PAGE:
ST. PAUL-Just weeks after chronic wasting disease was found in three wild deer in southeast Minnesota, the fatal brain disease has been identified in a farmed deer herd in Crow Wing County near Merrifield, Minn., the Minnesota Department of Animal Health reported Friday.
The herd of 33 mule deer and 100 white-tailed deer is registered with the Board of Animal Health. Two, 2-year-old female deer were slaughtered on the farm, and both tested positive for CWD, the board said. The deer showed no clinical signs of illness.
The Board of Animal Health requires CWD testing of all farmed deer or elk that die or are slaughtered and are more than 12 months old. Routine tissue samples were collected at slaughter from the CWD-infected deer. Those samples were tested at the University of Minnesota's Veterinary Diagnostic Laboratory and then forwarded to the National Veterinary Services Laboratory in Ames, Iowa, for official confirmation. Those tests confirmed CWD.
"The affected herd has been quarantined," Dr. Paul Anderson, assistant director at the Board of Animal Health, said in a news release. "At this point, our priority is making sure no deer leave or enter the farm while we work with the owner to determine the best course of action for the herd. We're also working closely with the Department of Natural Resources and the United States Department of Agriculture as we develop plans."
Lou Cornicelli, wildlife research manager for the DNR, said the agency hopes the full extent of the infection soon is evaluated to determine the overall prevalence of the disease in the remaining animals.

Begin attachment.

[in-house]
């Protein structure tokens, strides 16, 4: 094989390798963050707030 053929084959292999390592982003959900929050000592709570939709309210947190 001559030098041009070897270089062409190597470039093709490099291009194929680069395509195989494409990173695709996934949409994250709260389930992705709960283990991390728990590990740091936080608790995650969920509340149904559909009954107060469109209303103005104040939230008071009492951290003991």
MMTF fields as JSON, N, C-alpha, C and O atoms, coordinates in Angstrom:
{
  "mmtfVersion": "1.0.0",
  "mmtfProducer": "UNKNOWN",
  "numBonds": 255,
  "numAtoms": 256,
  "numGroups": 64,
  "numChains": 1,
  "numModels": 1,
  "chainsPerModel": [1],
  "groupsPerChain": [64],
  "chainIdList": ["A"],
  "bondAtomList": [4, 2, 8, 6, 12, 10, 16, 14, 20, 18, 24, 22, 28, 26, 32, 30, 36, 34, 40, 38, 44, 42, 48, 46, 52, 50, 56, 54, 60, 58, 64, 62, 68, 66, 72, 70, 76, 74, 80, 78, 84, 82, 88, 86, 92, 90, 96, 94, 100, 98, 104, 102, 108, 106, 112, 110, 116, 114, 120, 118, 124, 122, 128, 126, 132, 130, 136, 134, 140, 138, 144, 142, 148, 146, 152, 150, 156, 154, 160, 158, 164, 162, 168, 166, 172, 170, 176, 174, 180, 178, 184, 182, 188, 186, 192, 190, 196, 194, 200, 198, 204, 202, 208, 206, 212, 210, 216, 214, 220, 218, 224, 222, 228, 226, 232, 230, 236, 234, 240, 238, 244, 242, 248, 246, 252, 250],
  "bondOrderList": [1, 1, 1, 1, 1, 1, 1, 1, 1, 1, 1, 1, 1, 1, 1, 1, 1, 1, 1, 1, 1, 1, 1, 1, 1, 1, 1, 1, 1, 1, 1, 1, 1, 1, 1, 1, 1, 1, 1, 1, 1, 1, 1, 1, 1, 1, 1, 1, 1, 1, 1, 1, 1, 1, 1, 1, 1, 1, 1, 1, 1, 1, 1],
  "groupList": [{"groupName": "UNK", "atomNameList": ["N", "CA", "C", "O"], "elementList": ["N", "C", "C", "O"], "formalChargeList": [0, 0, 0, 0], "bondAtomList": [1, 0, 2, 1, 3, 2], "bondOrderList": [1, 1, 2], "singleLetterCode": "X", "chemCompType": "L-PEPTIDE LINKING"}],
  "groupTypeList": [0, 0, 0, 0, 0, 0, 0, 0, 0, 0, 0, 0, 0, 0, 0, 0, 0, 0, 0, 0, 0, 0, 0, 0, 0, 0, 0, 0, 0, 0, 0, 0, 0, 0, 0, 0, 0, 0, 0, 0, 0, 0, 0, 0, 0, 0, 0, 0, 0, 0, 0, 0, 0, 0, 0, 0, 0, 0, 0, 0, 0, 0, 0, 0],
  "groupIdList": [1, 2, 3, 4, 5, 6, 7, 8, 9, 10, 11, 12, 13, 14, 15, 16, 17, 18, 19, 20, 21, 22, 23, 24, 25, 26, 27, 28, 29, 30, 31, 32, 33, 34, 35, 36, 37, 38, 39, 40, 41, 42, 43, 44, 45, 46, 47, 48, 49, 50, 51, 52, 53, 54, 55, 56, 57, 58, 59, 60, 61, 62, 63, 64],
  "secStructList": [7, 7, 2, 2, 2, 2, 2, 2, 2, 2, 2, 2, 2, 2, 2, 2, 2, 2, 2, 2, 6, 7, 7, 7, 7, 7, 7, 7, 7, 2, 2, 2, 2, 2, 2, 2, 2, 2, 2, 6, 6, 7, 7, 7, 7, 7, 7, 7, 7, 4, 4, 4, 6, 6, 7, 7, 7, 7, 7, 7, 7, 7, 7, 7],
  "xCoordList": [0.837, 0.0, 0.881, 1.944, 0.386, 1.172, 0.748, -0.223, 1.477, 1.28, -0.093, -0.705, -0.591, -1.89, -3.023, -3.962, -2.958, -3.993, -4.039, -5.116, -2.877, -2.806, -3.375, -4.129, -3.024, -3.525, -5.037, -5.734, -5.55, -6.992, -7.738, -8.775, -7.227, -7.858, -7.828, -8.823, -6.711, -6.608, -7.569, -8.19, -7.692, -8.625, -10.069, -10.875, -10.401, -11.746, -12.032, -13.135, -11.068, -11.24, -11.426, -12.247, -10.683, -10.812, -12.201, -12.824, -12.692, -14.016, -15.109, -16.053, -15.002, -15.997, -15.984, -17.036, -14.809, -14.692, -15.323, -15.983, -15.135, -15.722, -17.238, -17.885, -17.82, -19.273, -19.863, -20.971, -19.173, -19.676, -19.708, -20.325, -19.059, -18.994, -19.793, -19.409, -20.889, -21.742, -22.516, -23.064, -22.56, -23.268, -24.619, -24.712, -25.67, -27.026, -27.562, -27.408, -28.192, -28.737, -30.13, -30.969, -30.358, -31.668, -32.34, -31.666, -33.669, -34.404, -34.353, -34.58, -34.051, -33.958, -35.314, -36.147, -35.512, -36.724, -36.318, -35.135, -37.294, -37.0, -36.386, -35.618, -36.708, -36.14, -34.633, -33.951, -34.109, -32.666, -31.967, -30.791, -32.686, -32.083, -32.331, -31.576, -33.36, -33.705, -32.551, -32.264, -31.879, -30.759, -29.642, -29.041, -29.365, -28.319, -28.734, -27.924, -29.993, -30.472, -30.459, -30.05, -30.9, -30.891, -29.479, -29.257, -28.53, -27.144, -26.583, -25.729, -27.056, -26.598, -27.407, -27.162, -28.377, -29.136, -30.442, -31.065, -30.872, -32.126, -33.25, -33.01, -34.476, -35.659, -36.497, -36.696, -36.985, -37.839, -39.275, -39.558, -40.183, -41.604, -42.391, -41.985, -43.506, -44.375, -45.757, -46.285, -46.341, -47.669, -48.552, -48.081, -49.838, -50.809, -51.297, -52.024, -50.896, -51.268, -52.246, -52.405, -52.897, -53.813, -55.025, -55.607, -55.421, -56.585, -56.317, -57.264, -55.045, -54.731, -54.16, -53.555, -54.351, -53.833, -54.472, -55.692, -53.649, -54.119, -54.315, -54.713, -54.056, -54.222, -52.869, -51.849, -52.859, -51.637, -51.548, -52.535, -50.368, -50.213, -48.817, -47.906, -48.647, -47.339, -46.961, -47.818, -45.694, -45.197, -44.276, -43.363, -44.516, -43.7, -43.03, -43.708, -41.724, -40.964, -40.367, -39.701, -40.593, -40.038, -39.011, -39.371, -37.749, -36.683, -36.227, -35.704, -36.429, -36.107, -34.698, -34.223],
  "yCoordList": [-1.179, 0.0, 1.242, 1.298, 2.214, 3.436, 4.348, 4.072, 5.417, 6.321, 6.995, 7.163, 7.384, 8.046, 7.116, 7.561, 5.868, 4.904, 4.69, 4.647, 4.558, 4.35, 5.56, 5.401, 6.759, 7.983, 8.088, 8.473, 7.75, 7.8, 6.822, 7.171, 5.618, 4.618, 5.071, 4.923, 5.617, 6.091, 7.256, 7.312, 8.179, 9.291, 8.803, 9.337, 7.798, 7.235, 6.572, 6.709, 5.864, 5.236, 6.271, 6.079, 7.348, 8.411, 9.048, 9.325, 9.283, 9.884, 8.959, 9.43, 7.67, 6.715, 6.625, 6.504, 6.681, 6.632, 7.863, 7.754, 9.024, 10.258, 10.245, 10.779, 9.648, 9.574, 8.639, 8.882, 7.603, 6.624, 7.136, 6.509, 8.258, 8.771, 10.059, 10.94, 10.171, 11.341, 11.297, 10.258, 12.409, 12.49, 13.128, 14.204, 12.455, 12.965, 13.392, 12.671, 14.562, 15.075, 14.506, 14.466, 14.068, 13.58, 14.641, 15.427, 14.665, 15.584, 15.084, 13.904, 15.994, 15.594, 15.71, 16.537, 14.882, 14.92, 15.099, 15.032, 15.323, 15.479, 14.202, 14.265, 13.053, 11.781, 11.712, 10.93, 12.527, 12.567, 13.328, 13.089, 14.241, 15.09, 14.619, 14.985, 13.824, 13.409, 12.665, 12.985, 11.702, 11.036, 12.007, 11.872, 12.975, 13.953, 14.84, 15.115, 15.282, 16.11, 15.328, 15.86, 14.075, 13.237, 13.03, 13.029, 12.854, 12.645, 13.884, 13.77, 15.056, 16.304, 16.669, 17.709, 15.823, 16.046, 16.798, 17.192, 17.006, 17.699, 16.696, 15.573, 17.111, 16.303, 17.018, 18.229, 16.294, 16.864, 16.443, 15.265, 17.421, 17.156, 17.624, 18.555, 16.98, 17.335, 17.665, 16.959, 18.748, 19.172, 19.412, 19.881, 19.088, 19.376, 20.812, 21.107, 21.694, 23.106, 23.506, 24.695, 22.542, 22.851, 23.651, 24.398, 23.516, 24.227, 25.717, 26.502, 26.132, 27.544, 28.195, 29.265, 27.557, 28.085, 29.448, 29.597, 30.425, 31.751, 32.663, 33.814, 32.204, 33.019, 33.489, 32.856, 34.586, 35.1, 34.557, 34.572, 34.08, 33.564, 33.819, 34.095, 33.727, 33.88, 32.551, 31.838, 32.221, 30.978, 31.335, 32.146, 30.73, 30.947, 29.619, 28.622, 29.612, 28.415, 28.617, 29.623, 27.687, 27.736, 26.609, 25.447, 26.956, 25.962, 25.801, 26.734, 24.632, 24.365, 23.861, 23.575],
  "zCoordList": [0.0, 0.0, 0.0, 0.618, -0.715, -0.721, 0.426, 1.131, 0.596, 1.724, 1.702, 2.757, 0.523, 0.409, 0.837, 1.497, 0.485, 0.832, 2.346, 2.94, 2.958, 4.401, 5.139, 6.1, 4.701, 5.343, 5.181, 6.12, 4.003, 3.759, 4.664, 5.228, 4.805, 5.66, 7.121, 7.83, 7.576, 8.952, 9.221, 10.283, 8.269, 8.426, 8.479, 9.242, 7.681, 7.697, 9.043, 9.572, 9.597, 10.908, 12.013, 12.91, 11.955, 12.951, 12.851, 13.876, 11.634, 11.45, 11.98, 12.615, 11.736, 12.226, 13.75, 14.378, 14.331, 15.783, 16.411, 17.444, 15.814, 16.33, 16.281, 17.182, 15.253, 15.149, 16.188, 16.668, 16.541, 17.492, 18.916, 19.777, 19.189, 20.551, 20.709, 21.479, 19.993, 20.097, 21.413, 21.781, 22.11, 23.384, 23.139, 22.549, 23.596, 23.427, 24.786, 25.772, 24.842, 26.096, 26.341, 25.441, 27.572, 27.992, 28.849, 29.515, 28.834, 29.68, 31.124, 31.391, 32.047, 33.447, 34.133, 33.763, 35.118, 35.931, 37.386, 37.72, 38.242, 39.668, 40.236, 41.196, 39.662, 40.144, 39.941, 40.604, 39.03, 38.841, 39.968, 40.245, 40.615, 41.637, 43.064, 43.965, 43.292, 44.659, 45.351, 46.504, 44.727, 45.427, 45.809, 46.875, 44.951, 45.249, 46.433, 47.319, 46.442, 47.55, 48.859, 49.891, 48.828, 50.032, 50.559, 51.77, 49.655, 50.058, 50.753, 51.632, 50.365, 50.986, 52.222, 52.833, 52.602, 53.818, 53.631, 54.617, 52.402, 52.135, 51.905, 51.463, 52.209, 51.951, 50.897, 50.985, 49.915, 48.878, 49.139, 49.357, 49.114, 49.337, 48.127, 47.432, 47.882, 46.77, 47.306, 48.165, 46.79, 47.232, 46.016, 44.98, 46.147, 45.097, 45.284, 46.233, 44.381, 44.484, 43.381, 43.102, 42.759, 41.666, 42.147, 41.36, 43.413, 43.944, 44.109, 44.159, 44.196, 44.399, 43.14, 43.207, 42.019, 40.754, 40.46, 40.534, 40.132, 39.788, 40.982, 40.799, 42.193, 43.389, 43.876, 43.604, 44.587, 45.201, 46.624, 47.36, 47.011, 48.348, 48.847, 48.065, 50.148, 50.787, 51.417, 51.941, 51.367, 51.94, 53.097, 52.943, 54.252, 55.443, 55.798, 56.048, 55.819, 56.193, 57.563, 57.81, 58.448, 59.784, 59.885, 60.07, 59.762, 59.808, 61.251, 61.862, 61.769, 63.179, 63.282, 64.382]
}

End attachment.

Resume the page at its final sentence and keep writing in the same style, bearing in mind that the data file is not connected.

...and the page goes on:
"A full accounting of on-farm and movements of farmed animals will help inform DNR's overall response to the discovery," Cornicelli said.
People who hunt near the infected farm should prepare for CWD surveillance during the 2017 deer hunting season. The DNR's CWD response plan, which establishes general procedures for wild deer surveillance if CWD is detected in a farmed deer facility, is available online atmndnr.gov/cwdplan.
A disease of deer and elk, CWD most likely is transmitted when infected animals shed abnormally shaped proteins called prions in saliva, feces, urine, and other fluids or tissues. Prions can damage nerve and brain tissue. There are no known treatments or vaccines, and the disease is always fatal. There is no danger to other animal species, and CWD is not known to affect humans, but consuming infected meat is not advised.
Information about Minnesota's farmed deer and elk herds can be found on the Board of Animal Health website: www.bah.state.mn.us/deer-elk/.